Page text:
9 Grammatical Pitfalls


[man-kahynd for 1; man-kahynd for 2] /ˈmænˈkaɪnd for 1; ˈmænˌkaɪnd for 2/
the human race; human beings collectively without reference to sex; humankind.
men, as distinguished from women.
Origin of mankind
1250-1300; Middle English; see man1, kind2
Related forms
premankind, noun
Can be confused
humankind, mankind, womankind.
Usage note
See -man. Unabridged
Based on the Random House Dictionary, © Random House, Inc. 2015.
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Examples from the web for mankind
  • But mankind has produced tens of thousands of human ones, including in our prison system.
  • Name one fire anytime in the history of mankind that totally dissolved, disintegrated, pulverized human flesh.
  • The list goes on-the benefits to mankind are manifold.
  • Nevertheless mankind is able to move enormous blocks over long distance since thousands of years.
  • More than any other time in history, mankind faces a crossroads.
  • There are some who insist that mankind has gone clean crazy.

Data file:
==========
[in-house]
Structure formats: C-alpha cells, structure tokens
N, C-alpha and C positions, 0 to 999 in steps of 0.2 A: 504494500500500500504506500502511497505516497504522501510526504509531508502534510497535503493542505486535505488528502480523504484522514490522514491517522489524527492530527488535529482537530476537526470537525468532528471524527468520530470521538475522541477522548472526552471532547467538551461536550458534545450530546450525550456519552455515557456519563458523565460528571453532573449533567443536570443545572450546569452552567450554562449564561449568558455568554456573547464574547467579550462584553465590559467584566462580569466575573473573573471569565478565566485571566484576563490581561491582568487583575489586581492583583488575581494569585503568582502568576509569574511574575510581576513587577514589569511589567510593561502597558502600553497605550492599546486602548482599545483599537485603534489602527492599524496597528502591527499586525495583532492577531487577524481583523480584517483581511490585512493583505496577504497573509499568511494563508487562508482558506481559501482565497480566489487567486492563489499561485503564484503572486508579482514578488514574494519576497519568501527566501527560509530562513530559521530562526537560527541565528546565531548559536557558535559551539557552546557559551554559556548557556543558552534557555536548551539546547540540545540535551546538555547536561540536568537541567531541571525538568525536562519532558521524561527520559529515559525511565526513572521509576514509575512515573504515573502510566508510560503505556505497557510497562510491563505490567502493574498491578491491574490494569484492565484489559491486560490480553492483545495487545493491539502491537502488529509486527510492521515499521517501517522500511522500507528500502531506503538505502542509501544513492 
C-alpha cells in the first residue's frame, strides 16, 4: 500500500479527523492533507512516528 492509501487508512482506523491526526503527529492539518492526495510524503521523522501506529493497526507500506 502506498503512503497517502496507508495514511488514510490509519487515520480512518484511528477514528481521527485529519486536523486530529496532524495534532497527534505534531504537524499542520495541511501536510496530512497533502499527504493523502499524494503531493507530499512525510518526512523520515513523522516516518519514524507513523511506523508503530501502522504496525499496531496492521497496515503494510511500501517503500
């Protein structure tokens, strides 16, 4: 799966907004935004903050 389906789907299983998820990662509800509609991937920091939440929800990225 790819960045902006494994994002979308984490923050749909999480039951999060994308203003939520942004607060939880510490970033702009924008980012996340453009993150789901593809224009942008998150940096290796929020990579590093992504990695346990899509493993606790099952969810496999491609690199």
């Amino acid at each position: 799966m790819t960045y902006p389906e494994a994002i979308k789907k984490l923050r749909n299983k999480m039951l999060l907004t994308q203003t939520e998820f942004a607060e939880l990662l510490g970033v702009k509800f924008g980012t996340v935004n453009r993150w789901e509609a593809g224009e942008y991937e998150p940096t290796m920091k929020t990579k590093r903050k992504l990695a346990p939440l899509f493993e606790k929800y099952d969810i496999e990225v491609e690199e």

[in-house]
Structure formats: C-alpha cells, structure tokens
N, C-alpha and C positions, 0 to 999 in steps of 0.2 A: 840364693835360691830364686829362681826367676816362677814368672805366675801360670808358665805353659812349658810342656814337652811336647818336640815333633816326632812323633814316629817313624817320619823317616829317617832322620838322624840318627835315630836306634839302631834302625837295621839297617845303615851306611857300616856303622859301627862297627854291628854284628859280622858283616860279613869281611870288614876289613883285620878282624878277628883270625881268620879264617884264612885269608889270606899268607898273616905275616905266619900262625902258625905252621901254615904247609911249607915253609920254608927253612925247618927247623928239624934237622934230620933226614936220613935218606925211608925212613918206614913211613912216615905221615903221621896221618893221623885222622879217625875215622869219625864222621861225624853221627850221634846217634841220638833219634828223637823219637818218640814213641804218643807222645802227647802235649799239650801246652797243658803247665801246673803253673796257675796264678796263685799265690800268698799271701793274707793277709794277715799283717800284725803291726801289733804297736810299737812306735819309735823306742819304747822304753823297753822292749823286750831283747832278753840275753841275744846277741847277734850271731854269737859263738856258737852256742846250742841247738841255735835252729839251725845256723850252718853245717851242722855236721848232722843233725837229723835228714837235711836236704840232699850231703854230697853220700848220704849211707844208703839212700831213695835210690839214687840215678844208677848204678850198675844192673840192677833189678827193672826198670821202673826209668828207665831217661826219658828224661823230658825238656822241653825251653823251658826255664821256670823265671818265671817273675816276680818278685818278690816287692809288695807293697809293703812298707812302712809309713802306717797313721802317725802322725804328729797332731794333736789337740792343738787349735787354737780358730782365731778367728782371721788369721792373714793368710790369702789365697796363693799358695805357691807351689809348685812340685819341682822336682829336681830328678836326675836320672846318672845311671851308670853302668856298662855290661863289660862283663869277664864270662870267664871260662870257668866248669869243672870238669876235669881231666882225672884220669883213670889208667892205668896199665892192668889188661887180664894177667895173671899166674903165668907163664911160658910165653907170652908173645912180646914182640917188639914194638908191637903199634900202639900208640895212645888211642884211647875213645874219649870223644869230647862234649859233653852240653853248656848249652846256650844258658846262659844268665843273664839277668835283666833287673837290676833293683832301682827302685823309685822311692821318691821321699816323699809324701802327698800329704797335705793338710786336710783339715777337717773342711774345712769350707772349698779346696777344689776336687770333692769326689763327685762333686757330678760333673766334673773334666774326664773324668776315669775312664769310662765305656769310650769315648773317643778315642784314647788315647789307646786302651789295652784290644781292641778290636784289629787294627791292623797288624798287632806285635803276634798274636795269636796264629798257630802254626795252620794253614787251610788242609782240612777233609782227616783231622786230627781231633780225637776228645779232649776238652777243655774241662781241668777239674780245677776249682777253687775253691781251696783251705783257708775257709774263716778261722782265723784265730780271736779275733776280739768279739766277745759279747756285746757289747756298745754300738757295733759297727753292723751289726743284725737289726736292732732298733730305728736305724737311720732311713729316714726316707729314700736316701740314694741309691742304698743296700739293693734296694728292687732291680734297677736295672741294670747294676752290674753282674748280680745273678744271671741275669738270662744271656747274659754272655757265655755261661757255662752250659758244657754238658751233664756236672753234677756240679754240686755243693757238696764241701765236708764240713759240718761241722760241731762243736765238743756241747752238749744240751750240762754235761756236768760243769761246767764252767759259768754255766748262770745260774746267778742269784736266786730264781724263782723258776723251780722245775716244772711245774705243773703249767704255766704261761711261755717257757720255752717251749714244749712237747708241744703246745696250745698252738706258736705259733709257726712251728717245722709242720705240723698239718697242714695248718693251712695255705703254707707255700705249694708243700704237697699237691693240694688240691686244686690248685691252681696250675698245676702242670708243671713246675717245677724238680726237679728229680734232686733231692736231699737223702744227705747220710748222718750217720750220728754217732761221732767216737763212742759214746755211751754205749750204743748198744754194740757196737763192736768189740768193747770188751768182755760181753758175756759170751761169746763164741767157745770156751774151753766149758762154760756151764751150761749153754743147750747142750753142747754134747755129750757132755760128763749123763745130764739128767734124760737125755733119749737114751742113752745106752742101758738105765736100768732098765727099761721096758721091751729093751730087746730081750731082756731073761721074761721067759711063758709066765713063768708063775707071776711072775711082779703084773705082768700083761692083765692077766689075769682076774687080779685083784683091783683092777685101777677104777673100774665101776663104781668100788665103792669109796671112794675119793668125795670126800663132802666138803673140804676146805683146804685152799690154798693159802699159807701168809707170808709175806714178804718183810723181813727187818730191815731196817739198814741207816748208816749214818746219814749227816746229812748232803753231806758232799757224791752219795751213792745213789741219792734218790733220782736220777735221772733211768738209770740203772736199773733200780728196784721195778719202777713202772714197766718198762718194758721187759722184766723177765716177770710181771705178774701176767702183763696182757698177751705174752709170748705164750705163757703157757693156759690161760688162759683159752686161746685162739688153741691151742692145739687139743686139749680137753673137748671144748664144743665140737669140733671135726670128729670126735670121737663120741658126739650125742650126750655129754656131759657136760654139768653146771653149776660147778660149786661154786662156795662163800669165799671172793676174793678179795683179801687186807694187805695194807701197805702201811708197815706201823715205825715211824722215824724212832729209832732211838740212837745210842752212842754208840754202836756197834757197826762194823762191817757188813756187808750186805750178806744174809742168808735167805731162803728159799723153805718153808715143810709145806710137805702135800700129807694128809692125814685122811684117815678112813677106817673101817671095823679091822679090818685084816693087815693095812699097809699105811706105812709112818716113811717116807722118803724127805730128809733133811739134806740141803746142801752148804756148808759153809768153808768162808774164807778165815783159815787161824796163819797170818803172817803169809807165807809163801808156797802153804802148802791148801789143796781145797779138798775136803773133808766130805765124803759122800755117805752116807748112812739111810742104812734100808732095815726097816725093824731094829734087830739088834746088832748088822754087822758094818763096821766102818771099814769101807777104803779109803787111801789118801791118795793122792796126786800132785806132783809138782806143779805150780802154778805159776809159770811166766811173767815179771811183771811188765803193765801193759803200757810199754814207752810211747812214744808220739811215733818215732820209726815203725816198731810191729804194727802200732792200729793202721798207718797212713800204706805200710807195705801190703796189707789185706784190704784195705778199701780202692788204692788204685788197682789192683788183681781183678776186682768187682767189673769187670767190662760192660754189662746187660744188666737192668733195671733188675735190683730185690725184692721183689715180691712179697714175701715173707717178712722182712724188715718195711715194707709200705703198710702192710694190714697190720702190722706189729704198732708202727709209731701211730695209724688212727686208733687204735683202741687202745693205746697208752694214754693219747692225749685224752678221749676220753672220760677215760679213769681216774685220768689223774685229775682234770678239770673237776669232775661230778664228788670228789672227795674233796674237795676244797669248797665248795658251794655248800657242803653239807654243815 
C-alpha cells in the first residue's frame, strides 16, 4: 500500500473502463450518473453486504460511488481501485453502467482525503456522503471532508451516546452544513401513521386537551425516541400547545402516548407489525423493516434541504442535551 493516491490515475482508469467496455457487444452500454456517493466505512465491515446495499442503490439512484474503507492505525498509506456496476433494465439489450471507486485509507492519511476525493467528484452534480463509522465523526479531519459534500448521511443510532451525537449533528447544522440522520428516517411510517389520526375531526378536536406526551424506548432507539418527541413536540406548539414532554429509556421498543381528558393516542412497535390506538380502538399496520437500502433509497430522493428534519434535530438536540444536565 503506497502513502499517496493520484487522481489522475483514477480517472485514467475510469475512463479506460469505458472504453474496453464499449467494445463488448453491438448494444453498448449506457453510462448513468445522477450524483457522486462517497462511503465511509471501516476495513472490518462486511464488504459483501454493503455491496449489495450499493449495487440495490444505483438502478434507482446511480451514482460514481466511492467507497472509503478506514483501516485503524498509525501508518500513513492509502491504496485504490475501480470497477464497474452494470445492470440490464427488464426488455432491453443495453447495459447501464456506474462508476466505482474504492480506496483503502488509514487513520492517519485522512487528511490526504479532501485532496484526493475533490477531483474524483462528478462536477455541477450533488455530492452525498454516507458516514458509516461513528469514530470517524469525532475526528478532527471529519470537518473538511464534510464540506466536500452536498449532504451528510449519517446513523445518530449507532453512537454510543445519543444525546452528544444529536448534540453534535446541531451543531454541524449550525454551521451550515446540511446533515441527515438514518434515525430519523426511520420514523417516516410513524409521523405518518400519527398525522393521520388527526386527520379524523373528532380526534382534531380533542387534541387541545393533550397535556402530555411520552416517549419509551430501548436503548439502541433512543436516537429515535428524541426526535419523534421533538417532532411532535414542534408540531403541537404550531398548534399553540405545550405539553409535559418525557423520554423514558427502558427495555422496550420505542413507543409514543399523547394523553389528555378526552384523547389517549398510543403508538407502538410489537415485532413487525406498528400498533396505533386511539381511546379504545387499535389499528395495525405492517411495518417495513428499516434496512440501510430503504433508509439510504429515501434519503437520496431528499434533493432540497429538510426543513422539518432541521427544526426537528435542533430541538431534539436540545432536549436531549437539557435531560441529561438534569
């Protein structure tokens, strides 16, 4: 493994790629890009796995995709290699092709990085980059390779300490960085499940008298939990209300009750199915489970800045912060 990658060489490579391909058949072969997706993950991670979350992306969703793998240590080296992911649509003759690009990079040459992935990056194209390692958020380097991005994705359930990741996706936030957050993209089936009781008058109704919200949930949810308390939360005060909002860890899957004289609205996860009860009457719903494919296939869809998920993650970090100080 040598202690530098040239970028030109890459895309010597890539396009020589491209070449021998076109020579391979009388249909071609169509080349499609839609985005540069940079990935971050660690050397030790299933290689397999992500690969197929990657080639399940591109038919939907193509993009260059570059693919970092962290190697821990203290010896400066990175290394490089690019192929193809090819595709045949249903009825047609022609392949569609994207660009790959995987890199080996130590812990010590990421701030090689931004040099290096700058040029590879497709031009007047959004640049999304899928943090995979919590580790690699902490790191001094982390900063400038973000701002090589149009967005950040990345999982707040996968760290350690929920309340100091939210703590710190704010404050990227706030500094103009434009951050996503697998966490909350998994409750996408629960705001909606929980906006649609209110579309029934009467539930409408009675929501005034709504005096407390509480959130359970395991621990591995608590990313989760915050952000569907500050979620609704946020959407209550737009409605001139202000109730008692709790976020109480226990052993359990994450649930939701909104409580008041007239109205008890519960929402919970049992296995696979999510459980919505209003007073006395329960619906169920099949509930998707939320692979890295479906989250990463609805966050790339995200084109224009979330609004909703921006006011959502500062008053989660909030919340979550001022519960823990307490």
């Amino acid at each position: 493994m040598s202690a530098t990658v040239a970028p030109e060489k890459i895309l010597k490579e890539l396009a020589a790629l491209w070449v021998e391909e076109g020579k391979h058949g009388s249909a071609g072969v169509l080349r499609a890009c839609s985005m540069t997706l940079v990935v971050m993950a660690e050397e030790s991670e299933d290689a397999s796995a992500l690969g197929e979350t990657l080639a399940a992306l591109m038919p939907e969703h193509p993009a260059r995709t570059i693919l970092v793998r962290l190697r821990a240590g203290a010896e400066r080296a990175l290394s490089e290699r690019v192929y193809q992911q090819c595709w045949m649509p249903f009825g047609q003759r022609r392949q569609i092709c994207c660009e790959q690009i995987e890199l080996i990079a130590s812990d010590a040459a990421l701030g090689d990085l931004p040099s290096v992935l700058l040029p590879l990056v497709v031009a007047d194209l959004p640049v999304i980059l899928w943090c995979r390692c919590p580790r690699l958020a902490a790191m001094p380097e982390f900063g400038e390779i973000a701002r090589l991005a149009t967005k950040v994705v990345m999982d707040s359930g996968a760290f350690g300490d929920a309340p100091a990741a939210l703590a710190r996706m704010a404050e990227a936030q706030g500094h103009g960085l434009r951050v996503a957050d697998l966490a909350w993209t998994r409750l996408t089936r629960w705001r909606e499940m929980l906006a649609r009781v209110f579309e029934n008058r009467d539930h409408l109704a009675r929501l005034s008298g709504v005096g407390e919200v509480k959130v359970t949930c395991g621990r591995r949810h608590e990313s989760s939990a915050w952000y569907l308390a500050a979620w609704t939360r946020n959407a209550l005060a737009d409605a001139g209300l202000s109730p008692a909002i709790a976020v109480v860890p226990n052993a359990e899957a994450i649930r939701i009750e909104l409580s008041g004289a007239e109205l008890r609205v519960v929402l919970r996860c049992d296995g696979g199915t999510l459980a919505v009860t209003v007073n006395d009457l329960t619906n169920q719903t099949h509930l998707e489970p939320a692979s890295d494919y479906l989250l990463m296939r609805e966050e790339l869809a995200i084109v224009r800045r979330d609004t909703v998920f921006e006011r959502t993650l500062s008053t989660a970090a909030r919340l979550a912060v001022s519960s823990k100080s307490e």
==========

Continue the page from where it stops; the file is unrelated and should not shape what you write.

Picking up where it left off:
• mankind has borne him and raised him and he is the direct, unfeigned expression of mankind's innermost, deepest-hidden urges.
  • The authors argue that mankind has at last become the first species capable of deliberately directing its own evolution.
  • Mission controllers cheered, champagne corks popped, and there were grand declarations about mankind's bold steps into space.
  • It has designed mankind to cope with deprivation, not plenty.
British Dictionary definitions for mankind


human beings collectively; humanity
men collectively, as opposed to womankind
Usage note
Nowadays many people object to the use of mankind to refer to all human beings and use the term humankind instead
Collins English Dictionary - Complete & Unabridged 2012 Digital Edition
© William Collins Sons & Co. Ltd. 1979, 1986 © HarperCollins
Publishers 1998, 2000, 2003, 2005, 2006, 2007, 2009, 2012
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Word Origin and History for mankind

"the human race," c.1300, earlier man-kende (early 13c.), from man (n.) + kind (n.). Replaced Old English mancynn "human race." Also used occasionally in Middle English for "male persons" (late 14c.), but otherwise preserving the original gender neutrality of man (n.). For "menfolk, the male sex," menkind (late 14c.) and menskind (1590s) have been used.

Online Etymology Dictionary, © 2010 Douglas Harper
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